How is a chair seat’s top formed? Is it sanded into shape, or is there a different way to contour the wood?
Sandor Nagyszalanczy: Traditionally, solid wood chair seats were carved out by craftsmen using hand tools. An “inshave” (a tool that looks like a tightly curved draw knife) was used for roughing out most of the waste from the seat. Sometimes, carving chisels or a “scorp” (a shaving tool that looks like a two-inch diameter oval-shaped scooping tool on the end of a handle) may have been used to refine details on the chair seat. Finally, the surface was cleaned up with a curve-edged scraper blade and/or sandpaper. In the modern woodshop, chair seats can be rough carved using a router and a special compound-curve shaping jig (see page 70-71 of my book, Woodshop Jigs & Fixtures [Taunton Press, 1994]). Production shops often use a CNC (computer-numerically controlled) router to carve chair seats. A CNC machine (which may cost $100k or more) uses a router motor moved in three dimensions by a mechanical gantry guided by a computer to carve out the seat.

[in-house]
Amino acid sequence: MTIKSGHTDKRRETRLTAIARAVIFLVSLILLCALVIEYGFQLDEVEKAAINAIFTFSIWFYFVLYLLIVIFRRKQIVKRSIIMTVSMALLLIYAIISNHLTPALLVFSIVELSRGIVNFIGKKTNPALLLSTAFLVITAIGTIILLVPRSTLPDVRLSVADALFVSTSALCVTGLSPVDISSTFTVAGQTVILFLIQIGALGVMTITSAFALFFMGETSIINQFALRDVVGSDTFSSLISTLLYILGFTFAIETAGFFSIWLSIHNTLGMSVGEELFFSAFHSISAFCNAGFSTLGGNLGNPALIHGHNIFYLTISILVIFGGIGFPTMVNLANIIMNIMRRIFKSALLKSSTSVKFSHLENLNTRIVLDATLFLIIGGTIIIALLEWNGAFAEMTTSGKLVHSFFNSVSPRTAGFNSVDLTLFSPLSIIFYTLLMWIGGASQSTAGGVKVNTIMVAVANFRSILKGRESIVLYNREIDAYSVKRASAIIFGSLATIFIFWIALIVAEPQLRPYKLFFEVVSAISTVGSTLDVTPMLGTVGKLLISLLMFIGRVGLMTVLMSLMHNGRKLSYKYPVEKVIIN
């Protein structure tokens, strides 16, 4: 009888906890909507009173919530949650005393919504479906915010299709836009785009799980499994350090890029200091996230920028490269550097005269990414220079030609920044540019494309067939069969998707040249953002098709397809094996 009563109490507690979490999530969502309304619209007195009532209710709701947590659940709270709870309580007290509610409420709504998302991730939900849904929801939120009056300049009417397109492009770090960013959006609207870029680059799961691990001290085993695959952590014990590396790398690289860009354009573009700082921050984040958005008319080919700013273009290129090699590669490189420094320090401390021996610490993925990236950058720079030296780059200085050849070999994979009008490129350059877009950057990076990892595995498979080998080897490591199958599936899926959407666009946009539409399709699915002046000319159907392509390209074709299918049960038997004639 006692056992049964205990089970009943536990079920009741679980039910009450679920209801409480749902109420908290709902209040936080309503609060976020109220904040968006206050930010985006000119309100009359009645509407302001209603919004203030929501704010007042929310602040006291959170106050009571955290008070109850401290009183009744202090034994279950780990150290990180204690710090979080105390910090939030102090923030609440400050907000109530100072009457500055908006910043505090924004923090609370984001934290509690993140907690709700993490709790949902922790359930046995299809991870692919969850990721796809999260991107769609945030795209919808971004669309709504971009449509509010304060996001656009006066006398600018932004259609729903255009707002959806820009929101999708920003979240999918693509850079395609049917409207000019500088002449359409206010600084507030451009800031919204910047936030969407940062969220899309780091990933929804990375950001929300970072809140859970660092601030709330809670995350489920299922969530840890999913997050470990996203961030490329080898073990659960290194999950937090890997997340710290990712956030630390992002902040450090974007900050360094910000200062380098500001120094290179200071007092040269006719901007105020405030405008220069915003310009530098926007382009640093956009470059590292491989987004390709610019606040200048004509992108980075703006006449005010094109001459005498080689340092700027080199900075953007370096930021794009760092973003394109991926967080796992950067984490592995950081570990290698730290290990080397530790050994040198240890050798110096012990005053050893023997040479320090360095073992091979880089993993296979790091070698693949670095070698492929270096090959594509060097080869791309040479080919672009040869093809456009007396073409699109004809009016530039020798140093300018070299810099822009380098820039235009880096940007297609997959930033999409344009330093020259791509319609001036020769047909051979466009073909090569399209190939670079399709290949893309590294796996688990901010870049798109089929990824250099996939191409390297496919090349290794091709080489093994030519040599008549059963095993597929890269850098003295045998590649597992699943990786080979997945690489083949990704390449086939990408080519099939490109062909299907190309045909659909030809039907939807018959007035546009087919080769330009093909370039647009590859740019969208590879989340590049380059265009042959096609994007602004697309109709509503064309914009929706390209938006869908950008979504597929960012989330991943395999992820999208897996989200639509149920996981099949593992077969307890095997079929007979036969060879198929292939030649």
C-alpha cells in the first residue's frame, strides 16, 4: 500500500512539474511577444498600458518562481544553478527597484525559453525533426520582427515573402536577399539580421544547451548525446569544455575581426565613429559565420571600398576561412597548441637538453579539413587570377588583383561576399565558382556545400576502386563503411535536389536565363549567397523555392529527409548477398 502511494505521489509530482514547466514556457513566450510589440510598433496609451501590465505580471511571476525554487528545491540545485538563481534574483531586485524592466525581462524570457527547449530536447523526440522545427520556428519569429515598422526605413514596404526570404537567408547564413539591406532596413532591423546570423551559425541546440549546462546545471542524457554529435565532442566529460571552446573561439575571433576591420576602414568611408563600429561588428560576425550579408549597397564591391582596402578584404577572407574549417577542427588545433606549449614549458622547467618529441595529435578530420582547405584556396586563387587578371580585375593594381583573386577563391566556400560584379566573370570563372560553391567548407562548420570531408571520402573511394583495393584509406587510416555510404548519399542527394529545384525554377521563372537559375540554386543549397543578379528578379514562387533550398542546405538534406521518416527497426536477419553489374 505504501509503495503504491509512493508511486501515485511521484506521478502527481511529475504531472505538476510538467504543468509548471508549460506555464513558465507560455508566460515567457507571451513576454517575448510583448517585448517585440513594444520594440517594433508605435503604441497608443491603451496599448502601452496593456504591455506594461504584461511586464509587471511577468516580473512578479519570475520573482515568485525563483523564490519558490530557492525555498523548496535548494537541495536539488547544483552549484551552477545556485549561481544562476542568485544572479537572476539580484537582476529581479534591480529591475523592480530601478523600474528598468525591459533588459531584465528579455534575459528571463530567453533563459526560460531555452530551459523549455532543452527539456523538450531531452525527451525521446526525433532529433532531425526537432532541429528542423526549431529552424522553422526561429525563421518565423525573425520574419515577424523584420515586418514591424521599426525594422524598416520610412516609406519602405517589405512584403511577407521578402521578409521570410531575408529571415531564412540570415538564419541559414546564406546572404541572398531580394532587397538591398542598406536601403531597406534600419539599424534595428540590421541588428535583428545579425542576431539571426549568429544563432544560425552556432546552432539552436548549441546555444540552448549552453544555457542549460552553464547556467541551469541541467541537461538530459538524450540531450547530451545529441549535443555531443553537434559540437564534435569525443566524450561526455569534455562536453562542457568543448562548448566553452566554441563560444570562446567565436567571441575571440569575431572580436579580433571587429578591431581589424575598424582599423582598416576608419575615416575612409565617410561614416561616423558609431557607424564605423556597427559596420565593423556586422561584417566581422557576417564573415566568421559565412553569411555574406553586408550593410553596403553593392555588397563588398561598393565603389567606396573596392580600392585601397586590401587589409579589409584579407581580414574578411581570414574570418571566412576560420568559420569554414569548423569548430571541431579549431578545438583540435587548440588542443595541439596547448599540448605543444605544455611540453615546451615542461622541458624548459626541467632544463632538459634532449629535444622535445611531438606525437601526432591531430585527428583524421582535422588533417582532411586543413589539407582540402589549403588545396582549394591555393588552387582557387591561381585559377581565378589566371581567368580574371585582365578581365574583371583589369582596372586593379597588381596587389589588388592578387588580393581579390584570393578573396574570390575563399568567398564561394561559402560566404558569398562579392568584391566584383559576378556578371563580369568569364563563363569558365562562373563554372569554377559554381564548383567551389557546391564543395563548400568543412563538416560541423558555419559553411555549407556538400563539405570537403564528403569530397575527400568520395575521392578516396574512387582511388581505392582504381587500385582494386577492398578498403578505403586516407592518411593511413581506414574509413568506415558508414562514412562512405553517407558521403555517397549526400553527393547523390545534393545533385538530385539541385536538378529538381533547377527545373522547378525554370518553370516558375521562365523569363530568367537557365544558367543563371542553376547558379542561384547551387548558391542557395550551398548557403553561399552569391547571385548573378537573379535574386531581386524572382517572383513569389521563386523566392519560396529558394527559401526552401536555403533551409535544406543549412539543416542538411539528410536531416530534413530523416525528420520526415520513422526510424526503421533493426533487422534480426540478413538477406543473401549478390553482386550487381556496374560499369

Carol Reed: It is carved with a hand tool called a scorp. You could also use a chainsaw type wheel on a side grinder, but that has the capability to remove wood too fast. In any event, plan to use hand tools like curved scrapers to get the smooth, curved surface for the chair seat.
Richard Jones: Solid wood seats are usually carved by one means or another. This might be with chisels, an Arbortech carving tool on the end of an angle grinder, or even specialized planer type machines. The end of the job usually involves rasps and sandpaper.